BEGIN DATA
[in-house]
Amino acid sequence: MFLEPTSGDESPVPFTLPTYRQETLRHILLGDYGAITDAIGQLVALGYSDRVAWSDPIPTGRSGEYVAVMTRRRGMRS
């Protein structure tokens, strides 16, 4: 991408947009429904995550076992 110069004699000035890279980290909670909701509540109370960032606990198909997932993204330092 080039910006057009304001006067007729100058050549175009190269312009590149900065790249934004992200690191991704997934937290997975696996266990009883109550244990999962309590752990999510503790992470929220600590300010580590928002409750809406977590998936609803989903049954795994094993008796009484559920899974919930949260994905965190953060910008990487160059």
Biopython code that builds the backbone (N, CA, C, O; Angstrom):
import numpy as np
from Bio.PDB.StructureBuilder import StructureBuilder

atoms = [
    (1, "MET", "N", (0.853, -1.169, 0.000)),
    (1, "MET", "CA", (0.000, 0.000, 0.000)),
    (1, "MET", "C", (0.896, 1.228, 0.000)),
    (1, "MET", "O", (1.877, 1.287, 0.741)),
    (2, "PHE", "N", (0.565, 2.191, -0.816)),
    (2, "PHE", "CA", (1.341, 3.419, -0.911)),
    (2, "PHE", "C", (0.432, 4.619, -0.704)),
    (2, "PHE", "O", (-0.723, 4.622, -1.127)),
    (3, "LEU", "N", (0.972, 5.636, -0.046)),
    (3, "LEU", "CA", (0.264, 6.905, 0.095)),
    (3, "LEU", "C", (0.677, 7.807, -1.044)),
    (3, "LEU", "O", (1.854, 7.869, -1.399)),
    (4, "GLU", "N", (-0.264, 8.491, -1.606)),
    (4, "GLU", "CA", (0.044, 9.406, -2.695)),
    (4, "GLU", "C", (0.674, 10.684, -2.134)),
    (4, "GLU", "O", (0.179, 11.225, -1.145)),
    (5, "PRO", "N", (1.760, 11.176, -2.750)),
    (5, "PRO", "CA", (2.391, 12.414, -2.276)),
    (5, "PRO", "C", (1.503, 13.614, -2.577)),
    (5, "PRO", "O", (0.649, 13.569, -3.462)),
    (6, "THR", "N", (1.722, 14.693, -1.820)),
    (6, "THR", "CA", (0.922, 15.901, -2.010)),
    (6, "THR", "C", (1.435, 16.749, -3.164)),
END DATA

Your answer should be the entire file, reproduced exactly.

[in-house]
Amino acid sequence: MFLEPTSGDESPVPFTLPTYRQETLRHILLGDYGAITDAIGQLVALGYSDRVAWSDPIPTGRSGEYVAVMTRRRGMRS
């Protein structure tokens, strides 16, 4: 991408947009429904995550076992 110069004699000035890279980290909670909701509540109370960032606990198909997932993204330092 080039910006057009304001006067007729100058050549175009190269312009590149900065790249934004992200690191991704997934937290997975696996266990009883109550244990999962309590752990999510503790992470929220600590300010580590928002409750809406977590998936609803989903049954795994094993008796009484559920899974919930949260994905965190953060910008990487160059």
Biopython code that builds the backbone (N, CA, C, O; Angstrom):
import numpy as np
from Bio.PDB.StructureBuilder import StructureBuilder

atoms = [
    (1, "MET", "N", (0.853, -1.169, 0.000)),
    (1, "MET", "CA", (0.000, 0.000, 0.000)),
    (1, "MET", "C", (0.896, 1.228, 0.000)),
    (1, "MET", "O", (1.877, 1.287, 0.741)),
    (2, "PHE", "N", (0.565, 2.191, -0.816)),
    (2, "PHE", "CA", (1.341, 3.419, -0.911)),
    (2, "PHE", "C", (0.432, 4.619, -0.704)),
    (2, "PHE", "O", (-0.723, 4.622, -1.127)),
    (3, "LEU", "N", (0.972, 5.636, -0.046)),
    (3, "LEU", "CA", (0.264, 6.905, 0.095)),
    (3, "LEU", "C", (0.677, 7.807, -1.044)),
    (3, "LEU", "O", (1.854, 7.869, -1.399)),
    (4, "GLU", "N", (-0.264, 8.491, -1.606)),
    (4, "GLU", "CA", (0.044, 9.406, -2.695)),
    (4, "GLU", "C", (0.674, 10.684, -2.134)),
    (4, "GLU", "O", (0.179, 11.225, -1.145)),
    (5, "PRO", "N", (1.760, 11.176, -2.750)),
    (5, "PRO", "CA", (2.391, 12.414, -2.276)),
    (5, "PRO", "C", (1.503, 13.614, -2.577)),
    (5, "PRO", "O", (0.649, 13.569, -3.462)),
    (6, "THR", "N", (1.722, 14.693, -1.820)),
    (6, "THR", "CA", (0.922, 15.901, -2.010)),
    (6, "THR", "C", (1.435, 16.749, -3.164)),